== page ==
Gabrielle "Coco" Chanel opened her first store in Paris in 1913, selling hats and clothes. The design label enjoyed success, and after World War I, was widely considered a status symbol. After her death in 1971, several employees continued Chanel designs until the business was taken over by designer Karl Lagerfeld in 1983. Chanel continues to have retail stores around the world, and ownership of Chanel items is still considered a status symbol. There are many Chanel replicas available, including watches, but a few tricks can help determine an authentic Chanel watch.
Deal with authorized Chanel retail stores to ensure authenticity. Chanel does not resell to any other stores or websites, so any seller claiming to be an "authorized" reseller or discounter of Chanel watches is not legitimate. In addition, Chanel watches retail for around $4,000 and up. If a price seems too good to be true, it probably is.
Look for a hologram that is included with the materials accompanying the watch. The hologram matches a hologram on the "Certificate of Authenticity" and comes apart if you try to peel it off. If the watch you are purchasing does not have a certificate of authenticity or two holograms in the materials, it is probably a fake.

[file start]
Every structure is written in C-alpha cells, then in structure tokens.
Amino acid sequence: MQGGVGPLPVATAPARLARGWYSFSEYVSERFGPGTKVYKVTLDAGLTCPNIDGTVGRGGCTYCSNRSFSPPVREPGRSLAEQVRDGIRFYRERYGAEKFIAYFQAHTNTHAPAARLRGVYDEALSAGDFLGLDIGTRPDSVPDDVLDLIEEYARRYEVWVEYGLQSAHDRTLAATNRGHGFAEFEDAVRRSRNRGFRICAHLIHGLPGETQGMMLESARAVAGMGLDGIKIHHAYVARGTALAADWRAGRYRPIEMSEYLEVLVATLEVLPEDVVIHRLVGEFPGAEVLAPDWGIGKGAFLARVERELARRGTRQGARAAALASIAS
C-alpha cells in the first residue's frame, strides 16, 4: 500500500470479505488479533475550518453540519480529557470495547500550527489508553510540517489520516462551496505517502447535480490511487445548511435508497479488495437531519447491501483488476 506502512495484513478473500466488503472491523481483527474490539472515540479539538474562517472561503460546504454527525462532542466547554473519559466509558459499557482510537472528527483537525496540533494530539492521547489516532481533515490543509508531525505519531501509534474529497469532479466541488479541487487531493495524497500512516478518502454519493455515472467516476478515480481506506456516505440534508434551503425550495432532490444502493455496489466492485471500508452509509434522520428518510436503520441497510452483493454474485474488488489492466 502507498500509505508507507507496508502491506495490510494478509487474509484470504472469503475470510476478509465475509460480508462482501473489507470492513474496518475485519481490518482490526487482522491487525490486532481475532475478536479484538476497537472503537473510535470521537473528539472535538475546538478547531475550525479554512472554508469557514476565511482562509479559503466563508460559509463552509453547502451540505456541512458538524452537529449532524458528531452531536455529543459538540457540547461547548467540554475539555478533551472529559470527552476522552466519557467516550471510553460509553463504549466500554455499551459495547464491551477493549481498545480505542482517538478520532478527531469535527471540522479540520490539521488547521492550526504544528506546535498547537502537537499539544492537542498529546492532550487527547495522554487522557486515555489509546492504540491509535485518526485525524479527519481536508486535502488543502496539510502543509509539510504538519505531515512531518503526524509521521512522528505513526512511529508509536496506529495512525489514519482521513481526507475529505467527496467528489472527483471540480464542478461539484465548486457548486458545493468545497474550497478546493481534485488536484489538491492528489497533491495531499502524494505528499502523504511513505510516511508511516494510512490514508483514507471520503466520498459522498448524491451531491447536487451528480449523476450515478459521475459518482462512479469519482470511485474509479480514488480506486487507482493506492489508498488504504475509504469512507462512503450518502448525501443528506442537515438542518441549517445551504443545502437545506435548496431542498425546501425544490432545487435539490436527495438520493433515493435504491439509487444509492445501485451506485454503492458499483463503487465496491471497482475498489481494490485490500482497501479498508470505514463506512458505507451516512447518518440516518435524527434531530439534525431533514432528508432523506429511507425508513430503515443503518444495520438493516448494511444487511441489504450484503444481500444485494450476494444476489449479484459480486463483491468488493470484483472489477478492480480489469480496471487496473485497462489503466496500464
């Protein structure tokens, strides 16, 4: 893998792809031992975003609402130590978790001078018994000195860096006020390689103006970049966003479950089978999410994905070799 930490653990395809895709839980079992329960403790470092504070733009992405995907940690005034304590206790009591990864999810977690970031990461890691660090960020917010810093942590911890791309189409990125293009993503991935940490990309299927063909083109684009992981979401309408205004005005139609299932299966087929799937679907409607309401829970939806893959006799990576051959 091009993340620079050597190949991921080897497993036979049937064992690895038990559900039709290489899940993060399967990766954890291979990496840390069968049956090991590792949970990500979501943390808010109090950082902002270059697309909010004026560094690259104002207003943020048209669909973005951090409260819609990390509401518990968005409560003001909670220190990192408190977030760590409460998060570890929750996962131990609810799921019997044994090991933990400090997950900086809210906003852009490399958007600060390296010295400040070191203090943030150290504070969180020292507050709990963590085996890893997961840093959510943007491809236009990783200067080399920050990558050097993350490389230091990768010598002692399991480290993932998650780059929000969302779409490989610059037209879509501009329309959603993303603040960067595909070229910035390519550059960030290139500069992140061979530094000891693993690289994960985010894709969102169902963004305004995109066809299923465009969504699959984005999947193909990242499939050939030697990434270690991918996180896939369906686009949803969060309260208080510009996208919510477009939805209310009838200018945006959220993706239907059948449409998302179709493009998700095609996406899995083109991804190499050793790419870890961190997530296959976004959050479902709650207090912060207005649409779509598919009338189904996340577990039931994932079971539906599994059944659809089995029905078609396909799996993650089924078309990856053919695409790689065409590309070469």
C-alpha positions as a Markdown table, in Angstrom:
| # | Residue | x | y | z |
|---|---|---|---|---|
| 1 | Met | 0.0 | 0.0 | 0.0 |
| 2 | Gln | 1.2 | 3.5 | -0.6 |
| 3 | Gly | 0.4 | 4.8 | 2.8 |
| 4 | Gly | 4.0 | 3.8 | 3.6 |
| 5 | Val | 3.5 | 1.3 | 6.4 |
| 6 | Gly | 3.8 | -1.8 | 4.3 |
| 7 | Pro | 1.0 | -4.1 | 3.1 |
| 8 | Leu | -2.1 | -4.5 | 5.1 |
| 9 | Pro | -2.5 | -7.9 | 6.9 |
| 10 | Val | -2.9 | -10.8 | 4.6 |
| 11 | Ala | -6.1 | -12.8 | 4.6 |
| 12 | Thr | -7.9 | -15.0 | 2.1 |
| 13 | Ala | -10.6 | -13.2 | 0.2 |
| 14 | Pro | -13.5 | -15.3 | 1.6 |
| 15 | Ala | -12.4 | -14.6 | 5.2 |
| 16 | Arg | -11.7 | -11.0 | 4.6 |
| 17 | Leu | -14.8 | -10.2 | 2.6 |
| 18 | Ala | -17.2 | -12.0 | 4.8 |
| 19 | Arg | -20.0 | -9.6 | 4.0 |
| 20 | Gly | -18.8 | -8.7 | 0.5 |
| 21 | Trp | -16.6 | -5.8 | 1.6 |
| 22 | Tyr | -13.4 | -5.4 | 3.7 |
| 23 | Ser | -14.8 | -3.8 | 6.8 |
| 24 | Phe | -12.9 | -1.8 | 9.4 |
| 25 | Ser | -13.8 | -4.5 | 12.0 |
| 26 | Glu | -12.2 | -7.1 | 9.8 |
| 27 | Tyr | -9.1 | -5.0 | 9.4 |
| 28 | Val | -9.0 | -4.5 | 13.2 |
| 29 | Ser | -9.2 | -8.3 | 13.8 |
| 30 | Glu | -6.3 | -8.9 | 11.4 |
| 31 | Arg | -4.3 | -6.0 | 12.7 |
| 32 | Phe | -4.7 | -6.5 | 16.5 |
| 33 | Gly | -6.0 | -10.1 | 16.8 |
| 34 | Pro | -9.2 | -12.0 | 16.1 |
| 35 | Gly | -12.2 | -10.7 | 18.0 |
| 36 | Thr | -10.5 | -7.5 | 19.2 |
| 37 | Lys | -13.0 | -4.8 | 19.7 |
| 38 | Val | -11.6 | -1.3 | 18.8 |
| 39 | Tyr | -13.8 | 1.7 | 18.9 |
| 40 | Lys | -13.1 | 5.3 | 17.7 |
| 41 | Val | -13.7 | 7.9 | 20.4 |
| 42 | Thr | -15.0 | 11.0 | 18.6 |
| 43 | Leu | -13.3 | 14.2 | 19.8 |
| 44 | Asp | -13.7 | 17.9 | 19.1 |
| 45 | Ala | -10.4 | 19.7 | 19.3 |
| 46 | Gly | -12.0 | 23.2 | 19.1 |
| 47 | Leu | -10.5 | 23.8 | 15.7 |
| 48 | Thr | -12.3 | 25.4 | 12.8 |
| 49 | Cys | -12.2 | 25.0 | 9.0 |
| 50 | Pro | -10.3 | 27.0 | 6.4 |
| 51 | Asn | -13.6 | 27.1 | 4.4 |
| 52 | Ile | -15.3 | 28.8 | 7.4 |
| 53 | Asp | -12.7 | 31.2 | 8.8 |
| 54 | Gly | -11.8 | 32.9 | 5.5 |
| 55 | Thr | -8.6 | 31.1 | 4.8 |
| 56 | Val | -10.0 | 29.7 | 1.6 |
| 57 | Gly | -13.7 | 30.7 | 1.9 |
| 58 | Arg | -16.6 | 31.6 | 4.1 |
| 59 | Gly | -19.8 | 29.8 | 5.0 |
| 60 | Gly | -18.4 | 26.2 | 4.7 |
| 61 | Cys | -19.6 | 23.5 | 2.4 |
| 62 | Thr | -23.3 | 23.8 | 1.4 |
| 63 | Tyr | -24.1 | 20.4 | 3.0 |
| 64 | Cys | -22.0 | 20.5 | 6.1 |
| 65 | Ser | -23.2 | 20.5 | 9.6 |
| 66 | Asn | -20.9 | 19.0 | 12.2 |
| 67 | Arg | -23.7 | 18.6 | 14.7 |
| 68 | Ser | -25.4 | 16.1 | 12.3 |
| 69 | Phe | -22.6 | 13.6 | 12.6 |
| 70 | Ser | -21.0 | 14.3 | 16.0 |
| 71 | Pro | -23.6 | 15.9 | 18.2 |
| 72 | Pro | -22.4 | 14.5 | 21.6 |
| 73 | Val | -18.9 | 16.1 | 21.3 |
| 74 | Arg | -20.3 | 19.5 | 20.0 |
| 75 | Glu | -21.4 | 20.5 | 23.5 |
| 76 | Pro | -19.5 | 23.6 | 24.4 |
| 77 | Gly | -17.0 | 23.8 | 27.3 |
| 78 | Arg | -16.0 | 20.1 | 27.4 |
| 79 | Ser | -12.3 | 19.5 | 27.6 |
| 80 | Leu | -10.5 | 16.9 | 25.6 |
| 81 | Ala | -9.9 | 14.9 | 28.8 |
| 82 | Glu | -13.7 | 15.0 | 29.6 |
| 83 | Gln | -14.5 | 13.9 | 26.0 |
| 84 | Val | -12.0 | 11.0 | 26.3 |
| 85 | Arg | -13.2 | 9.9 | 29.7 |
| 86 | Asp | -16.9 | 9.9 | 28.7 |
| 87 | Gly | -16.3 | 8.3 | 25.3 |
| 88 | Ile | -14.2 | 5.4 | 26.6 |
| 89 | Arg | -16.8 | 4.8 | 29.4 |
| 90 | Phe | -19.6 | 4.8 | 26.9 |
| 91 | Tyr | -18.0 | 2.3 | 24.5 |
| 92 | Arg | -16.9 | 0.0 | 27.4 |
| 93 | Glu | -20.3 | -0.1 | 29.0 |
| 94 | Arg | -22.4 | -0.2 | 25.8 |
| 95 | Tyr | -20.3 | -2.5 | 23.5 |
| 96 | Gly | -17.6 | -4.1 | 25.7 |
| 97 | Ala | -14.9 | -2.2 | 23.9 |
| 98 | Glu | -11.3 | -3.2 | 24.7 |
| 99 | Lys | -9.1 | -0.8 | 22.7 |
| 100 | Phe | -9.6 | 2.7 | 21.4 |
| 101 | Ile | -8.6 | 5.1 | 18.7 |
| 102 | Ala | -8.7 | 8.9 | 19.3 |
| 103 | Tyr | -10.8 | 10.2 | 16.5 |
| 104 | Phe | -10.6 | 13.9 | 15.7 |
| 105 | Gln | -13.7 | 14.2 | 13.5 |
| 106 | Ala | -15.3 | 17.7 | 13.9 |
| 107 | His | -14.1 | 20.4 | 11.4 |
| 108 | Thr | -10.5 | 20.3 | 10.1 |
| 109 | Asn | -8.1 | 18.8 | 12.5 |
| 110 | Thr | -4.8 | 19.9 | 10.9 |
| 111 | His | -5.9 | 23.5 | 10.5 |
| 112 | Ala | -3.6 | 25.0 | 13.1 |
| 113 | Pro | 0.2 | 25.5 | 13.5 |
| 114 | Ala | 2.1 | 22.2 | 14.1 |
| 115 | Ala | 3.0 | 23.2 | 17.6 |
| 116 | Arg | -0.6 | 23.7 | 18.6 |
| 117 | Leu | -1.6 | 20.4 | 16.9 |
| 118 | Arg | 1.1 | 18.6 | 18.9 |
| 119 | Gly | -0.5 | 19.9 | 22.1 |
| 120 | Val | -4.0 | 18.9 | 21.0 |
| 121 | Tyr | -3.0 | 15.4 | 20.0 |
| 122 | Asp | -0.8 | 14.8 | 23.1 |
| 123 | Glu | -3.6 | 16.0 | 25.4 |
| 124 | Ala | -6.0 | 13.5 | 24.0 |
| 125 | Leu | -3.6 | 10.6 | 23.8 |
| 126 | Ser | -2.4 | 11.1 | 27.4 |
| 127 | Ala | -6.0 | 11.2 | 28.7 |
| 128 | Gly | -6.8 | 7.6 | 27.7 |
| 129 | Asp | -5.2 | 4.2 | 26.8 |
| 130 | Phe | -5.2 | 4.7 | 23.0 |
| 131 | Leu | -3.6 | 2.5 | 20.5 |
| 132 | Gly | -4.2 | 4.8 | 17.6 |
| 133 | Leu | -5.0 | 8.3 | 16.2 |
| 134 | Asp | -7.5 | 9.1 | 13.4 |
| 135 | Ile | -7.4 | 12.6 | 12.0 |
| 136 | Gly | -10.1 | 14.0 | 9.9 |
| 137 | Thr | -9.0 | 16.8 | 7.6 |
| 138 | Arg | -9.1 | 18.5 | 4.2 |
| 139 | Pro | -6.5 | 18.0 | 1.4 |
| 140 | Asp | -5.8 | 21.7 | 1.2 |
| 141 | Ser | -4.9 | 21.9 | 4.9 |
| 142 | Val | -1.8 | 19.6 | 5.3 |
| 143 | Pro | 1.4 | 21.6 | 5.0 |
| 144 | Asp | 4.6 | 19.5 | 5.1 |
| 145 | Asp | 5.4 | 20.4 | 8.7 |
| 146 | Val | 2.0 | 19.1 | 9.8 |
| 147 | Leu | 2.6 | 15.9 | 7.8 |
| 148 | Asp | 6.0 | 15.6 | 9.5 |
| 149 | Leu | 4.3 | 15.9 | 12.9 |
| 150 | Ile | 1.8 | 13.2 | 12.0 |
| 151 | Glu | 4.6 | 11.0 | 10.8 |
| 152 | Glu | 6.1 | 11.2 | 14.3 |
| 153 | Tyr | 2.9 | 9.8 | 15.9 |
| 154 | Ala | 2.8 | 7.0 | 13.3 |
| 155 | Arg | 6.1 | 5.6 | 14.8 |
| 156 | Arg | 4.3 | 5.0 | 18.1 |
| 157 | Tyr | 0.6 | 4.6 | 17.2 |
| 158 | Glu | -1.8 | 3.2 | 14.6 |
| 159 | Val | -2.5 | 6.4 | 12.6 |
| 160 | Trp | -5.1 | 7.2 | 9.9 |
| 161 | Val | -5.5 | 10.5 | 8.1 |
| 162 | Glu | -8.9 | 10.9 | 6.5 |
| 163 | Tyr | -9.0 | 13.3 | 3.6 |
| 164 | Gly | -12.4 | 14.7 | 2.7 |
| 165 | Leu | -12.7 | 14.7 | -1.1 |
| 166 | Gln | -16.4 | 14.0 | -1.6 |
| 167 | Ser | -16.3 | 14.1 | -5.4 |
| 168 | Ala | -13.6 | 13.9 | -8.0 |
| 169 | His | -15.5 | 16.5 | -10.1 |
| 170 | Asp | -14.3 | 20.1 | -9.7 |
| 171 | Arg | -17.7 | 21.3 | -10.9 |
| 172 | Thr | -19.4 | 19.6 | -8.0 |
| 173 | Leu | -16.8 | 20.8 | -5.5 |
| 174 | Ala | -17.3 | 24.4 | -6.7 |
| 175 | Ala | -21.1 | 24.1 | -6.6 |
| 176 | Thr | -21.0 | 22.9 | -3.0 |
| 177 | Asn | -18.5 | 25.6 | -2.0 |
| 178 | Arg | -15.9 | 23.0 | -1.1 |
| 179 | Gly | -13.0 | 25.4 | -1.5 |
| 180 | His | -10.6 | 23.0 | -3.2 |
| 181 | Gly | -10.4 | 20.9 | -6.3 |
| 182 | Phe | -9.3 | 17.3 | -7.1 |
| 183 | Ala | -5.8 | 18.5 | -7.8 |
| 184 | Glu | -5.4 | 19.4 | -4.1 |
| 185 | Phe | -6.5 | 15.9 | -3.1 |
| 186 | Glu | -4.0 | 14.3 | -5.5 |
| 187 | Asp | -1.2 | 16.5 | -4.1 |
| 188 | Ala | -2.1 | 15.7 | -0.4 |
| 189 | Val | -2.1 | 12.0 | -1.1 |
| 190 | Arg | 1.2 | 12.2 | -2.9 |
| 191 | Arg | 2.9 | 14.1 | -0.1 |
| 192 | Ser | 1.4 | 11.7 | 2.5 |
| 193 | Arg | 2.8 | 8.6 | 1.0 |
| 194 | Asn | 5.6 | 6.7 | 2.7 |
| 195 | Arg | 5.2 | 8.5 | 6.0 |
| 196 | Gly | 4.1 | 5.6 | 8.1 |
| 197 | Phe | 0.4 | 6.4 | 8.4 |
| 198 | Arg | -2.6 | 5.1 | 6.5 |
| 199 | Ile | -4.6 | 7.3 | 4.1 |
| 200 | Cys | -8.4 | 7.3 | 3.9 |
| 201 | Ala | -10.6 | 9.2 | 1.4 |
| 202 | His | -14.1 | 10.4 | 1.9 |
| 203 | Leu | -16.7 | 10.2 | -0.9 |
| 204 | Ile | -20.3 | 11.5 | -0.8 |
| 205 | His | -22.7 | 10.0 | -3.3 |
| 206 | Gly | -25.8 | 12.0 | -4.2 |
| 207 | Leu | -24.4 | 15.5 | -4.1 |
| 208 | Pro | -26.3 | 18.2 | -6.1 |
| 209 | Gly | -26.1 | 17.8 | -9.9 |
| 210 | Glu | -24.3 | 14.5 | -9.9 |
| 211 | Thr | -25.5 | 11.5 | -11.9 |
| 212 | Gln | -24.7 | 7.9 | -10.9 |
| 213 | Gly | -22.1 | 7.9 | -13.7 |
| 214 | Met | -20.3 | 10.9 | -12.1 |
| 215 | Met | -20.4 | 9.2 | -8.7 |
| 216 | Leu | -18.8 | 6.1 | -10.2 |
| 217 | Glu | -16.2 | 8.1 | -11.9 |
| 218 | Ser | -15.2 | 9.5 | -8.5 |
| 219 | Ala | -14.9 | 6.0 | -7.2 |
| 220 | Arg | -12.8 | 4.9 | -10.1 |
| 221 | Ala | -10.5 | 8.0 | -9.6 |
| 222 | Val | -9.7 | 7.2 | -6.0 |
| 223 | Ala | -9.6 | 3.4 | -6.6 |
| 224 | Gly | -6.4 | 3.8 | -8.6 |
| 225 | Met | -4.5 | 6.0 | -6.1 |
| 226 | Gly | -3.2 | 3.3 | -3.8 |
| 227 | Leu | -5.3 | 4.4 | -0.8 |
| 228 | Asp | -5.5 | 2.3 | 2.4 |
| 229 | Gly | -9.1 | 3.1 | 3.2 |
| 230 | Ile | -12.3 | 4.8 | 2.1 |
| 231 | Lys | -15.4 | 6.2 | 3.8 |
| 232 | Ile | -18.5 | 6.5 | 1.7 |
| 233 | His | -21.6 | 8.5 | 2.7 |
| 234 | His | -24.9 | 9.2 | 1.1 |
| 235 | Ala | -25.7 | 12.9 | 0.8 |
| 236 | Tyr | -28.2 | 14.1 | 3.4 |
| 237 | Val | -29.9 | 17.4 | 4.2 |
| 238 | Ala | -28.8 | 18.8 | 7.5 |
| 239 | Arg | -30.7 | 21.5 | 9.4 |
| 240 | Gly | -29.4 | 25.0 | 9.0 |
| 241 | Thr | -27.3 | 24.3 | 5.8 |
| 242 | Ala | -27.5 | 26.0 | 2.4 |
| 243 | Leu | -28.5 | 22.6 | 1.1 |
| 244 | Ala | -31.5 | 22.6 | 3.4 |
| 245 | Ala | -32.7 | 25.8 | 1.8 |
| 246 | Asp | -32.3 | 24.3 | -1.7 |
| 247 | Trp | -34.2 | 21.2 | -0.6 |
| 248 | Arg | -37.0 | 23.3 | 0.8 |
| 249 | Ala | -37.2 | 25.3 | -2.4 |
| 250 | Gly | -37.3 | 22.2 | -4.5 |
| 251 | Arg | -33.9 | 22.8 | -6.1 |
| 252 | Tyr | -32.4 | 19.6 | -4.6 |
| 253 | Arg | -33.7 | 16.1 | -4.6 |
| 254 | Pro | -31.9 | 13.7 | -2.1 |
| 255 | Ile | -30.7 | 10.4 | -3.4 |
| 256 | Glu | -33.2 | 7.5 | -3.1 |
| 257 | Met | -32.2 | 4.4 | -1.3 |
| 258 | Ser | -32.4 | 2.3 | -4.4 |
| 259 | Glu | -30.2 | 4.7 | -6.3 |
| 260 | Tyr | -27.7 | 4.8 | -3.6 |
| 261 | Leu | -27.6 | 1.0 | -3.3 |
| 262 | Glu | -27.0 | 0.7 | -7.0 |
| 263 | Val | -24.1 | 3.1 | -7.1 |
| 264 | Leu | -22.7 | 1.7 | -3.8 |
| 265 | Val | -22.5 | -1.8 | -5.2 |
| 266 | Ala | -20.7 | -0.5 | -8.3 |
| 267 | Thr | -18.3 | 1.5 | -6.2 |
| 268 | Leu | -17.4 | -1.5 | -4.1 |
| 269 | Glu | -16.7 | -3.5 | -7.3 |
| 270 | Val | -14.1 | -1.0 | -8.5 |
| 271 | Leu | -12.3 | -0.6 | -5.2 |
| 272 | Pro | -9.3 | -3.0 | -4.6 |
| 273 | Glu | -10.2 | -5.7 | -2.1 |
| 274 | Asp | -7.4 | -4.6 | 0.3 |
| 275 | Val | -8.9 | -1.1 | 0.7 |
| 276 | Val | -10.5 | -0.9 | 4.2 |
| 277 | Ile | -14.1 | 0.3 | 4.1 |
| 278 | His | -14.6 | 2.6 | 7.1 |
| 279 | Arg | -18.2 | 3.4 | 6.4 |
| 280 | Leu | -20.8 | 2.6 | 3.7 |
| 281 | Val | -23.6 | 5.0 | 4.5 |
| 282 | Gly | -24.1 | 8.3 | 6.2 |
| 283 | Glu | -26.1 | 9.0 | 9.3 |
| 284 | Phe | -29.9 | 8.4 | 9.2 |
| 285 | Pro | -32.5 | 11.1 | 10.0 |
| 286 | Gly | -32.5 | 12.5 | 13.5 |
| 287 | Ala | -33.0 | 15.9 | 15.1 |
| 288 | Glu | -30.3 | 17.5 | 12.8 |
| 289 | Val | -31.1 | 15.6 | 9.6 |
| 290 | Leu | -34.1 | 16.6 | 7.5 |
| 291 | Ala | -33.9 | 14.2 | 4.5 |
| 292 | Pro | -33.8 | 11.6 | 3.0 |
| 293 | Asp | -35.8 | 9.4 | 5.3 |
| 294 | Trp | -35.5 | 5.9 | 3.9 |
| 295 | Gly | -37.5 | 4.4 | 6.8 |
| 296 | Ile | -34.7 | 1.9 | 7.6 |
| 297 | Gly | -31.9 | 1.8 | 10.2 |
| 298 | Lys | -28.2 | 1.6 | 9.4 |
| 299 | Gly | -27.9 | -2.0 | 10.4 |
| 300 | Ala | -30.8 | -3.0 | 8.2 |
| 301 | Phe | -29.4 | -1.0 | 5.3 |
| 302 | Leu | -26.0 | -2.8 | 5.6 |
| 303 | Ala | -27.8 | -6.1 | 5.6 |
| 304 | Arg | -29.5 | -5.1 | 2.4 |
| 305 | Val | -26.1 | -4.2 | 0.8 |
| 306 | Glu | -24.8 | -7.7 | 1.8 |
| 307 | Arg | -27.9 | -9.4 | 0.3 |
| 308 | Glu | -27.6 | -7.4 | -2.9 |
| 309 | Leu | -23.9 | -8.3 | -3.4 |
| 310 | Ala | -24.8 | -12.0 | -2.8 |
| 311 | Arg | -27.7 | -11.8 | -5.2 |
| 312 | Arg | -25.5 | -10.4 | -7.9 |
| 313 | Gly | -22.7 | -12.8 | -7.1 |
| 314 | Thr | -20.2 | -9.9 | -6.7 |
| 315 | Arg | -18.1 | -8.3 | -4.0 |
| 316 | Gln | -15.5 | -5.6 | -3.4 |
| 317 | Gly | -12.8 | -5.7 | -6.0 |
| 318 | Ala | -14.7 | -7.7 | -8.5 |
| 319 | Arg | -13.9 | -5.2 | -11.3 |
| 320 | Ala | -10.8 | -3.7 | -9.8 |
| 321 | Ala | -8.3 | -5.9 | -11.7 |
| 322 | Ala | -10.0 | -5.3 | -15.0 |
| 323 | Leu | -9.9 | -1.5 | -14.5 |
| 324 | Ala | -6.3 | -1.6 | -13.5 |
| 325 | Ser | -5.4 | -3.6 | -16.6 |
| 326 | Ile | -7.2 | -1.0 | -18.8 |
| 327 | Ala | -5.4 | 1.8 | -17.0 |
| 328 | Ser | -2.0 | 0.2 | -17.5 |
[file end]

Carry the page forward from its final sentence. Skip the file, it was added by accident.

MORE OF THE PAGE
Examine the watch material and the band. There should be no scratches and the watch face should be sapphire crystal. Counterfeit watches often have a rivet on each link on the band. However, Chanel watches only have rivets on the links next to the clasp. If there are rivets on each link, the product is likely unauthentic.
View the watch closely. If the detailing is messy, the material seems cheap or the Chanel logo is off-centered or not crisp-looking, the product is likely fake. Chanel watches have some weight to them when you hold them, especially the metal ones, due to the high-quality material with which they are made.
Look at the date on the watch. Chanel watches only have dates in a vertical position on the watch face. If it is horizontal, it is probably not an authentic Chanel watch.